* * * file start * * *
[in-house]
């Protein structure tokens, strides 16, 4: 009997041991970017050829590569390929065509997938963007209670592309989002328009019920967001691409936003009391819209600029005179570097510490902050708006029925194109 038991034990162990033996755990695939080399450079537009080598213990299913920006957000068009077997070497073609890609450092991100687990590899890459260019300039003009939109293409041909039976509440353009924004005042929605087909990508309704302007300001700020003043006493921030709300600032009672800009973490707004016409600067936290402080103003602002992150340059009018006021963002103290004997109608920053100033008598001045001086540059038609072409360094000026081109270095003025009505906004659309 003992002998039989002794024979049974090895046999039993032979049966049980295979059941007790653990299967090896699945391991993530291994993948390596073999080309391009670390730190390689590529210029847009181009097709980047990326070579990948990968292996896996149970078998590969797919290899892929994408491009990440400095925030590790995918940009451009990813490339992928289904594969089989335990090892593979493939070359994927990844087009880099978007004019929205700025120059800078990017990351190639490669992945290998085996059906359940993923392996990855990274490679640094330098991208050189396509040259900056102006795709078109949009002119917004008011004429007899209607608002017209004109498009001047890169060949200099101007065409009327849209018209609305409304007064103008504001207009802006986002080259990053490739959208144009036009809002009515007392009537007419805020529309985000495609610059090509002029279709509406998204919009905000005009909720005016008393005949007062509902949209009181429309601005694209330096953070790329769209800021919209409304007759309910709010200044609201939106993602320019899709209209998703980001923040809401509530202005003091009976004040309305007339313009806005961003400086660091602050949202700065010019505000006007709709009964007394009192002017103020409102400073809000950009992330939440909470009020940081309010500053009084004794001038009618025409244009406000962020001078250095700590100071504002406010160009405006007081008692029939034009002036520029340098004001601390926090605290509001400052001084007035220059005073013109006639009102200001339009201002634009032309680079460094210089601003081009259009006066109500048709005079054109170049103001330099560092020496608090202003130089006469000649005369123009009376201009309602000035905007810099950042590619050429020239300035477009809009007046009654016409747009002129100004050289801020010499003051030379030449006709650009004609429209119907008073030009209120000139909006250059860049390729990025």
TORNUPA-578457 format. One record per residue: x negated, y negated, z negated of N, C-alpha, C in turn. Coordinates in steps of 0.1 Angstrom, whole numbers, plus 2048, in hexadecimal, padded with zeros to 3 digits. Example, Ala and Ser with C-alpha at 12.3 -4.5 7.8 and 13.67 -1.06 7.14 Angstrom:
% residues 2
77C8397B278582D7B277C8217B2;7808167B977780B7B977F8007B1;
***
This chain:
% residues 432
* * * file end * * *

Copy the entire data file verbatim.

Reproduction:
[in-house]
């Protein structure tokens, strides 16, 4: 009997041991970017050829590569390929065509997938963007209670592309989002328009019920967001691409936003009391819209600029005179570097510490902050708006029925194109 038991034990162990033996755990695939080399450079537009080598213990299913920006957000068009077997070497073609890609450092991100687990590899890459260019300039003009939109293409041909039976509440353009924004005042929605087909990508309704302007300001700020003043006493921030709300600032009672800009973490707004016409600067936290402080103003602002992150340059009018006021963002103290004997109608920053100033008598001045001086540059038609072409360094000026081109270095003025009505906004659309 003992002998039989002794024979049974090895046999039993032979049966049980295979059941007790653990299967090896699945391991993530291994993948390596073999080309391009670390730190390689590529210029847009181009097709980047990326070579990948990968292996896996149970078998590969797919290899892929994408491009990440400095925030590790995918940009451009990813490339992928289904594969089989335990090892593979493939070359994927990844087009880099978007004019929205700025120059800078990017990351190639490669992945290998085996059906359940993923392996990855990274490679640094330098991208050189396509040259900056102006795709078109949009002119917004008011004429007899209607608002017209004109498009001047890169060949200099101007065409009327849209018209609305409304007064103008504001207009802006986002080259990053490739959208144009036009809002009515007392009537007419805020529309985000495609610059090509002029279709509406998204919009905000005009909720005016008393005949007062509902949209009181429309601005694209330096953070790329769209800021919209409304007759309910709010200044609201939106993602320019899709209209998703980001923040809401509530202005003091009976004040309305007339313009806005961003400086660091602050949202700065010019505000006007709709009964007394009192002017103020409102400073809000950009992330939440909470009020940081309010500053009084004794001038009618025409244009406000962020001078250095700590100071504002406010160009405006007081008692029939034009002036520029340098004001601390926090605290509001400052001084007035220059005073013109006639009102200001339009201002634009032309680079460094210089601003081009259009006066109500048709005079054109170049103001330099560092020496608090202003130089006469000649005369123009009376201009309602000035905007810099950042590619050429020239300035477009809009007046009654016409747009002129100004050289801020010499003051030379030449006709650009004609429209119907008073030009209120000139909006250059860049390729990025």
TORNUPA-578457 format. One record per residue: x negated, y negated, z negated of N, C-alpha, C in turn. Coordinates in steps of 0.1 Angstrom, whole numbers, plus 2048, in hexadecimal, padded with zeros to 3 digits. Example, Ala and Ser with C-alpha at 12.3 -4.5 7.8 and 13.67 -1.06 7.14 Angstrom:
% residues 2
77C8397B278582D7B277C8217B2;7808167B977780B7B977F8007B1;
***
This chain:
% residues 432